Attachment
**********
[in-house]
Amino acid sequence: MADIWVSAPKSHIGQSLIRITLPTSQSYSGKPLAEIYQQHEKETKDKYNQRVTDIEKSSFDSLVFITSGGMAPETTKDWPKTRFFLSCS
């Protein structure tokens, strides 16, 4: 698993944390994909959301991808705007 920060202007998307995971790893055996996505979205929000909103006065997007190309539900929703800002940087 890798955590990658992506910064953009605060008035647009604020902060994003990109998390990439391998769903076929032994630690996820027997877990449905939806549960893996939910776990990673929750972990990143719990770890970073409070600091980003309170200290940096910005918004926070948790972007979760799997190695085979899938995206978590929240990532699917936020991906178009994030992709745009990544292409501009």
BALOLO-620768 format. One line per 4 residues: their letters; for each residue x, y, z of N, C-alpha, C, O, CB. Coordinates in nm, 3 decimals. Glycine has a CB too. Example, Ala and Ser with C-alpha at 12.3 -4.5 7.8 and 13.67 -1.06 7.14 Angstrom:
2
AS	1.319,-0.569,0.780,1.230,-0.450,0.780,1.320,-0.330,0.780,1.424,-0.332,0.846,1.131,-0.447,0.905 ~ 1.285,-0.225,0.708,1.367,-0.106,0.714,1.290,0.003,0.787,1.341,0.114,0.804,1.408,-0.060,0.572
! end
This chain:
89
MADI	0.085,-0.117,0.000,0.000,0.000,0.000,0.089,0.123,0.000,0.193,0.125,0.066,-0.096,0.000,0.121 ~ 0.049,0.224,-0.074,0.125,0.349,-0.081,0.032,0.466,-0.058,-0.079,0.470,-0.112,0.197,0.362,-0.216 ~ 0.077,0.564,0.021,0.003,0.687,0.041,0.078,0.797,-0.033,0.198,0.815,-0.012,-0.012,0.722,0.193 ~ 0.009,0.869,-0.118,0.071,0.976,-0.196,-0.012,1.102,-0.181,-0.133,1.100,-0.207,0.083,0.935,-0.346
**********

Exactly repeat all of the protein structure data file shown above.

[in-house]
Amino acid sequence: MADIWVSAPKSHIGQSLIRITLPTSQSYSGKPLAEIYQQHEKETKDKYNQRVTDIEKSSFDSLVFITSGGMAPETTKDWPKTRFFLSCS
């Protein structure tokens, strides 16, 4: 698993944390994909959301991808705007 920060202007998307995971790893055996996505979205929000909103006065997007190309539900929703800002940087 890798955590990658992506910064953009605060008035647009604020902060994003990109998390990439391998769903076929032994630690996820027997877990449905939806549960893996939910776990990673929750972990990143719990770890970073409070600091980003309170200290940096910005918004926070948790972007979760799997190695085979899938995206978590929240990532699917936020991906178009994030992709745009990544292409501009």
BALOLO-620768 format. One line per 4 residues: their letters; for each residue x, y, z of N, C-alpha, C, O, CB. Coordinates in nm, 3 decimals. Glycine has a CB too. Example, Ala and Ser with C-alpha at 12.3 -4.5 7.8 and 13.67 -1.06 7.14 Angstrom:
2
AS	1.319,-0.569,0.780,1.230,-0.450,0.780,1.320,-0.330,0.780,1.424,-0.332,0.846,1.131,-0.447,0.905 ~ 1.285,-0.225,0.708,1.367,-0.106,0.714,1.290,0.003,0.787,1.341,0.114,0.804,1.408,-0.060,0.572
! end
This chain:
89
MADI	0.085,-0.117,0.000,0.000,0.000,0.000,0.089,0.123,0.000,0.193,0.125,0.066,-0.096,0.000,0.121 ~ 0.049,0.224,-0.074,0.125,0.349,-0.081,0.032,0.466,-0.058,-0.079,0.470,-0.112,0.197,0.362,-0.216 ~ 0.077,0.564,0.021,0.003,0.687,0.041,0.078,0.797,-0.033,0.198,0.815,-0.012,-0.012,0.722,0.193 ~ 0.009,0.869,-0.118,0.071,0.976,-0.196,-0.012,1.102,-0.181,-0.133,1.100,-0.207,0.083,0.935,-0.346